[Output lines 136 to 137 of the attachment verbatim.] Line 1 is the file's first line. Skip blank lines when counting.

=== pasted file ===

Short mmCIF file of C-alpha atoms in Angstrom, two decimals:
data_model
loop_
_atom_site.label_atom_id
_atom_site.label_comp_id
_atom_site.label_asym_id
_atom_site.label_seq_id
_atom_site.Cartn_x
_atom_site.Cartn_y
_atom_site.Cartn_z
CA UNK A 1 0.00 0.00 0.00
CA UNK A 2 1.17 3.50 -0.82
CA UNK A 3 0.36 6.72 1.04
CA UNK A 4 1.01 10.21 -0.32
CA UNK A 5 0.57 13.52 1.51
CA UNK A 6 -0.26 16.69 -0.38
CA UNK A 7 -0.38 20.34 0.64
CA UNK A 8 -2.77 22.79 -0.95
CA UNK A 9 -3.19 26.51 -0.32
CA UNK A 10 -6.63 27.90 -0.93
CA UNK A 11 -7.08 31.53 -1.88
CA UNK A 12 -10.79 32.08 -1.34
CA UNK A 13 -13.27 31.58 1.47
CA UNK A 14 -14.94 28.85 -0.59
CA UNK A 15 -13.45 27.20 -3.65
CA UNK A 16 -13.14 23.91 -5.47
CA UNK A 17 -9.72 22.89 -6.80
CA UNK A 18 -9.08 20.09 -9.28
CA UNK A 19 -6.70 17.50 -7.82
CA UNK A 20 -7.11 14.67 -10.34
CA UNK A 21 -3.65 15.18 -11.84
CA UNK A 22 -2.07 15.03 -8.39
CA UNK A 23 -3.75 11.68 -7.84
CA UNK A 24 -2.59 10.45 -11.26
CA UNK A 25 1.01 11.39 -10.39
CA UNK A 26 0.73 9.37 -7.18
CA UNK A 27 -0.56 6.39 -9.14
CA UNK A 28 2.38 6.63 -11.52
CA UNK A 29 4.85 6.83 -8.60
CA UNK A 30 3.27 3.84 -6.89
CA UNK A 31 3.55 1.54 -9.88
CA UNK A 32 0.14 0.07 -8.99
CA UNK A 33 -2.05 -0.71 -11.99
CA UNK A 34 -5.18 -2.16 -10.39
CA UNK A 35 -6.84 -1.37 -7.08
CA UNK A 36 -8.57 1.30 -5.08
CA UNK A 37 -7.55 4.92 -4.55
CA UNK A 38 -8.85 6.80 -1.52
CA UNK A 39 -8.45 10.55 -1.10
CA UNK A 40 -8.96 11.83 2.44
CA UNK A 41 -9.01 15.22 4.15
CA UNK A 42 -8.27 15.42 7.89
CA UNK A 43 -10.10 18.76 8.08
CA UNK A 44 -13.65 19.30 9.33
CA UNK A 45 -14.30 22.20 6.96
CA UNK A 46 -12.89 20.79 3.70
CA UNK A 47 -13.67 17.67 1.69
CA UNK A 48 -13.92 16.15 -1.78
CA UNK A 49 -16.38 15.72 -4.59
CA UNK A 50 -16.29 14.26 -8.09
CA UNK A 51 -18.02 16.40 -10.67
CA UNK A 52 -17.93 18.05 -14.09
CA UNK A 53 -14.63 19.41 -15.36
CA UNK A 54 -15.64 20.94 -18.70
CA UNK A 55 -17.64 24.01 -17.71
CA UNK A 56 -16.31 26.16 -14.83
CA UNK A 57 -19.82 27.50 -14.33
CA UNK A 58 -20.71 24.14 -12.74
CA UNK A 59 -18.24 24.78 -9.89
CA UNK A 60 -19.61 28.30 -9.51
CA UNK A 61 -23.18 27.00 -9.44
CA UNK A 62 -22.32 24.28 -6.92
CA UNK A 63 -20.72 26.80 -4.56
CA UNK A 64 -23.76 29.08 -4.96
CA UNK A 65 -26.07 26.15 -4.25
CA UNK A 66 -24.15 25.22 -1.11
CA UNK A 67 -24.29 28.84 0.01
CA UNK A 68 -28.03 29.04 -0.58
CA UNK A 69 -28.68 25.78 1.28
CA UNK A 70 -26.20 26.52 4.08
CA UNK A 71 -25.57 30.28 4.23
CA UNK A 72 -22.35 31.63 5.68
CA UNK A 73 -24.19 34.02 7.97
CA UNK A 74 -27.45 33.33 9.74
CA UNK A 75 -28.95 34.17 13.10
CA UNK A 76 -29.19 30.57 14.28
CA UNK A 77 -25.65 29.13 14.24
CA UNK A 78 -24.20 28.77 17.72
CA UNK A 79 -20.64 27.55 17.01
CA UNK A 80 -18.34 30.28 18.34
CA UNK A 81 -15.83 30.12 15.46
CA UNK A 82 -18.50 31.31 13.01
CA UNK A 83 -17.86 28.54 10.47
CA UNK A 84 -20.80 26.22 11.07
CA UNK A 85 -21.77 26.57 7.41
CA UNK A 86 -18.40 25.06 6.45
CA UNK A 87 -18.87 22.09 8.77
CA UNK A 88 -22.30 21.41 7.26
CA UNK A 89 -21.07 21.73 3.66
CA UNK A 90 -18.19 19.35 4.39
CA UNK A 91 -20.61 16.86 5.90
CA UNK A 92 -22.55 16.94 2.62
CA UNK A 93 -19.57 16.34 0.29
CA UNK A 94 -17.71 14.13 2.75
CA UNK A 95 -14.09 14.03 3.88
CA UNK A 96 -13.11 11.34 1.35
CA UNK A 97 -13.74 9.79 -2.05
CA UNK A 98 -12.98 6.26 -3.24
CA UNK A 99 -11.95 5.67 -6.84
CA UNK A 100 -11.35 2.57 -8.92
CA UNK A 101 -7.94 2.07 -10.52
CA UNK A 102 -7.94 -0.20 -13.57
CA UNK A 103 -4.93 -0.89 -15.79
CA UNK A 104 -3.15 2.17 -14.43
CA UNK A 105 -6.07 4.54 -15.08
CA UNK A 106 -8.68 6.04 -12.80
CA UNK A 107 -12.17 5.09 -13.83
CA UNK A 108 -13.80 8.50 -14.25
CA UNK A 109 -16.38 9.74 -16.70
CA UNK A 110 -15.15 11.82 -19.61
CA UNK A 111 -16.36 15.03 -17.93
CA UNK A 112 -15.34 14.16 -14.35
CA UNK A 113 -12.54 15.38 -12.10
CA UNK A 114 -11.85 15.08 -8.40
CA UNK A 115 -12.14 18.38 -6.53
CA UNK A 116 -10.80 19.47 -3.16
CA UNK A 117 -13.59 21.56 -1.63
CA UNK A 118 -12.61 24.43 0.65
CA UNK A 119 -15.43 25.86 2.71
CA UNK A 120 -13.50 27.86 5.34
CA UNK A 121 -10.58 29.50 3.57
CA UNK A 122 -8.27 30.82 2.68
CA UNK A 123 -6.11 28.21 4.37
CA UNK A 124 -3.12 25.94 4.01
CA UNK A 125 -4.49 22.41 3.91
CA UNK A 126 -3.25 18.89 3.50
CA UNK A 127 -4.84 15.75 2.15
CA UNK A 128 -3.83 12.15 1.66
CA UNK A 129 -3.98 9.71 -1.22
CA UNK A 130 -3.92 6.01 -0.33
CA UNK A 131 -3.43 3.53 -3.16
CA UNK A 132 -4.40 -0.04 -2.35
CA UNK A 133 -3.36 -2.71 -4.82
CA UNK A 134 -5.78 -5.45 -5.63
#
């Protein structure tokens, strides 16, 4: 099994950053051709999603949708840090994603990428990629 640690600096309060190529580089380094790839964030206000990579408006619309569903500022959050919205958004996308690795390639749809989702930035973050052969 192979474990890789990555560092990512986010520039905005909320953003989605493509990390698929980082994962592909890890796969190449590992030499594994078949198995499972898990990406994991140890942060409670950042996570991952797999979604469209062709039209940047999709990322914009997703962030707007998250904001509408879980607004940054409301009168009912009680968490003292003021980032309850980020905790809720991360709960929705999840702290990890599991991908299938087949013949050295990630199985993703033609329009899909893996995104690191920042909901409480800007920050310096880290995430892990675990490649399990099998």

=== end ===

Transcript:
CA UNK A 126 -3.25 18.89 3.50
CA UNK A 127 -4.84 15.75 2.15